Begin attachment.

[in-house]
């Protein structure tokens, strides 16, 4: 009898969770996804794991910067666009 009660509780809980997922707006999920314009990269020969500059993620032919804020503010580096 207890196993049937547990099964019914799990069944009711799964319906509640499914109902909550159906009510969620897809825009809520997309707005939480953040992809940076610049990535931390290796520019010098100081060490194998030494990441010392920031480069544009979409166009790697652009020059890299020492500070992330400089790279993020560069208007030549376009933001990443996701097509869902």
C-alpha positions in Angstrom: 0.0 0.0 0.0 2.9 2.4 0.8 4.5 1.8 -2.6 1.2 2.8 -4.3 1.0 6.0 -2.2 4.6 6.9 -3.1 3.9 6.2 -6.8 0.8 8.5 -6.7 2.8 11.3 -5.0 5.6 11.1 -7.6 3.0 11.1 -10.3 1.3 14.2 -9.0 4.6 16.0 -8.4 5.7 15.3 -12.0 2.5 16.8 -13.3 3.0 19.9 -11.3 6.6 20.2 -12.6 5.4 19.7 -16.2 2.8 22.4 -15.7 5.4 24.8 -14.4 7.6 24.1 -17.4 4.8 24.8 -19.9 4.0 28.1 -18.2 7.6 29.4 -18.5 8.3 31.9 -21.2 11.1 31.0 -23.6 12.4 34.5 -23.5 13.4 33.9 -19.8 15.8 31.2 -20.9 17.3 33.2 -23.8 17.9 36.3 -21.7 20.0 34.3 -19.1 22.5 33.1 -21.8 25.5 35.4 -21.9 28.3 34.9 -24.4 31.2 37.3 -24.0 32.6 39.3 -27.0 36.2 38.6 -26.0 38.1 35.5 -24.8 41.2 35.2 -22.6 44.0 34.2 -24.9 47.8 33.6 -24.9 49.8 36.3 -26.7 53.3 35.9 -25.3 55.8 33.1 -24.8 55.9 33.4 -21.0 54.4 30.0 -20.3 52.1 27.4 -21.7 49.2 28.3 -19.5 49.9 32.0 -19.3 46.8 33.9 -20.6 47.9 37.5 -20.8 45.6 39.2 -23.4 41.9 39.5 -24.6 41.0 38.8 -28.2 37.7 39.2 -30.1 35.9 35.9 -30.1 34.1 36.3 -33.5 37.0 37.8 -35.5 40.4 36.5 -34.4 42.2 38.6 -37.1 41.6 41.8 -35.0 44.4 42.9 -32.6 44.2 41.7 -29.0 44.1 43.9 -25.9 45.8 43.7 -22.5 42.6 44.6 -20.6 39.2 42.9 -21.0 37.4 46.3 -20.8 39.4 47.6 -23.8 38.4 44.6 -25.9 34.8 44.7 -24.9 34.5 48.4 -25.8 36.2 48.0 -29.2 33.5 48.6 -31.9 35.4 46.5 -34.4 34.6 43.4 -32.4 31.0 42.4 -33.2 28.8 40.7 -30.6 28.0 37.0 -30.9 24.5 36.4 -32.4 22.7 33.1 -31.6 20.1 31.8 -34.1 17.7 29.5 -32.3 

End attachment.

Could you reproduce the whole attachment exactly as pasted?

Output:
[in-house]
């Protein structure tokens, strides 16, 4: 009898969770996804794991910067666009 009660509780809980997922707006999920314009990269020969500059993620032919804020503010580096 207890196993049937547990099964019914799990069944009711799964319906509640499914109902909550159906009510969620897809825009809520997309707005939480953040992809940076610049990535931390290796520019010098100081060490194998030494990441010392920031480069544009979409166009790697652009020059890299020492500070992330400089790279993020560069208007030549376009933001990443996701097509869902």
C-alpha positions in Angstrom: 0.0 0.0 0.0 2.9 2.4 0.8 4.5 1.8 -2.6 1.2 2.8 -4.3 1.0 6.0 -2.2 4.6 6.9 -3.1 3.9 6.2 -6.8 0.8 8.5 -6.7 2.8 11.3 -5.0 5.6 11.1 -7.6 3.0 11.1 -10.3 1.3 14.2 -9.0 4.6 16.0 -8.4 5.7 15.3 -12.0 2.5 16.8 -13.3 3.0 19.9 -11.3 6.6 20.2 -12.6 5.4 19.7 -16.2 2.8 22.4 -15.7 5.4 24.8 -14.4 7.6 24.1 -17.4 4.8 24.8 -19.9 4.0 28.1 -18.2 7.6 29.4 -18.5 8.3 31.9 -21.2 11.1 31.0 -23.6 12.4 34.5 -23.5 13.4 33.9 -19.8 15.8 31.2 -20.9 17.3 33.2 -23.8 17.9 36.3 -21.7 20.0 34.3 -19.1 22.5 33.1 -21.8 25.5 35.4 -21.9 28.3 34.9 -24.4 31.2 37.3 -24.0 32.6 39.3 -27.0 36.2 38.6 -26.0 38.1 35.5 -24.8 41.2 35.2 -22.6 44.0 34.2 -24.9 47.8 33.6 -24.9 49.8 36.3 -26.7 53.3 35.9 -25.3 55.8 33.1 -24.8 55.9 33.4 -21.0 54.4 30.0 -20.3 52.1 27.4 -21.7 49.2 28.3 -19.5 49.9 32.0 -19.3 46.8 33.9 -20.6 47.9 37.5 -20.8 45.6 39.2 -23.4 41.9 39.5 -24.6 41.0 38.8 -28.2 37.7 39.2 -30.1 35.9 35.9 -30.1 34.1 36.3 -33.5 37.0 37.8 -35.5 40.4 36.5 -34.4 42.2 38.6 -37.1 41.6 41.8 -35.0 44.4 42.9 -32.6 44.2 41.7 -29.0 44.1 43.9 -25.9 45.8 43.7 -22.5 42.6 44.6 -20.6 39.2 42.9 -21.0 37.4 46.3 -20.8 39.4 47.6 -23.8 38.4 44.6 -25.9 34.8 44.7 -24.9 34.5 48.4 -25.8 36.2 48.0 -29.2 33.5 48.6 -31.9 35.4 46.5 -34.4 34.6 43.4 -32.4 31.0 42.4 -33.2 28.8 40.7 -30.6 28.0 37.0 -30.9 24.5 36.4 -32.4 22.7 33.1 -31.6 20.1 31.8 -34.1 17.7 29.5 -32.3 